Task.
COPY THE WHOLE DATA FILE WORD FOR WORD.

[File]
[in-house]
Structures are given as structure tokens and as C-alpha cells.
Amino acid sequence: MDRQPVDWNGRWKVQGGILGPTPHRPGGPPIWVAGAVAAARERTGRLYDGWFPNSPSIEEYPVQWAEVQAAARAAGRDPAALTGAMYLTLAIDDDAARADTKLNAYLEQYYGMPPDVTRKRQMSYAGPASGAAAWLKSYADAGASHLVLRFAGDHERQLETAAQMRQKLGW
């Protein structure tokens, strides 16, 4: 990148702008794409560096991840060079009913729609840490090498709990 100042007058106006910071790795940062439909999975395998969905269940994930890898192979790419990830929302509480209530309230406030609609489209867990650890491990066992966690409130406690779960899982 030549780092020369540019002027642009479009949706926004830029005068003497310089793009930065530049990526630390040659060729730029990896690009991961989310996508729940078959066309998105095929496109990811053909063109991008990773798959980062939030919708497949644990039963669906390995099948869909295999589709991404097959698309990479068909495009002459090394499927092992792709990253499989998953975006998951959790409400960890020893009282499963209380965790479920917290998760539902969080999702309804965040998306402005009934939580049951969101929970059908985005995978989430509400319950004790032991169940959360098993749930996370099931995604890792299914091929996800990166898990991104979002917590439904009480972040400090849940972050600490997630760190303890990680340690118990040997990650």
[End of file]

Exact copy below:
[in-house]
Structures are given as structure tokens and as C-alpha cells.
Amino acid sequence: MDRQPVDWNGRWKVQGGILGPTPHRPGGPPIWVAGAVAAARERTGRLYDGWFPNSPSIEEYPVQWAEVQAAARAAGRDPAALTGAMYLTLAIDDDAARADTKLNAYLEQYYGMPPDVTRKRQMSYAGPASGAAAWLKSYADAGASHLVLRFAGDHERQLETAAQMRQKLGW
């Protein structure tokens, strides 16, 4: 990148702008794409560096991840060079009913729609840490090498709990 100042007058106006910071790795940062439909999975395998969905269940994930890898192979790419990830929302509480209530309230406030609609489209867990650890491990066992966690409130406690779960899982 030549780092020369540019002027642009479009949706926004830029005068003497310089793009930065530049990526630390040659060729730029990896690009991961989310996508729940078959066309998105095929496109990811053909063109991008990773798959980062939030919708497949644990039963669906390995099948869909295999589709991404097959698309990479068909495009002459090394499927092992792709990253499989998953975006998951959790409400960890020893009282499963209380965790479920917290998760539902969080999702309804965040998306402005009934939580049951969101929970059908985005995978989430509400319950004790032991169940959360098993749930996370099931995604890792299914091929996800990166898990991104979002917590439904009480972040400090849940972050600490997630760190303890990680340690118990040997990650």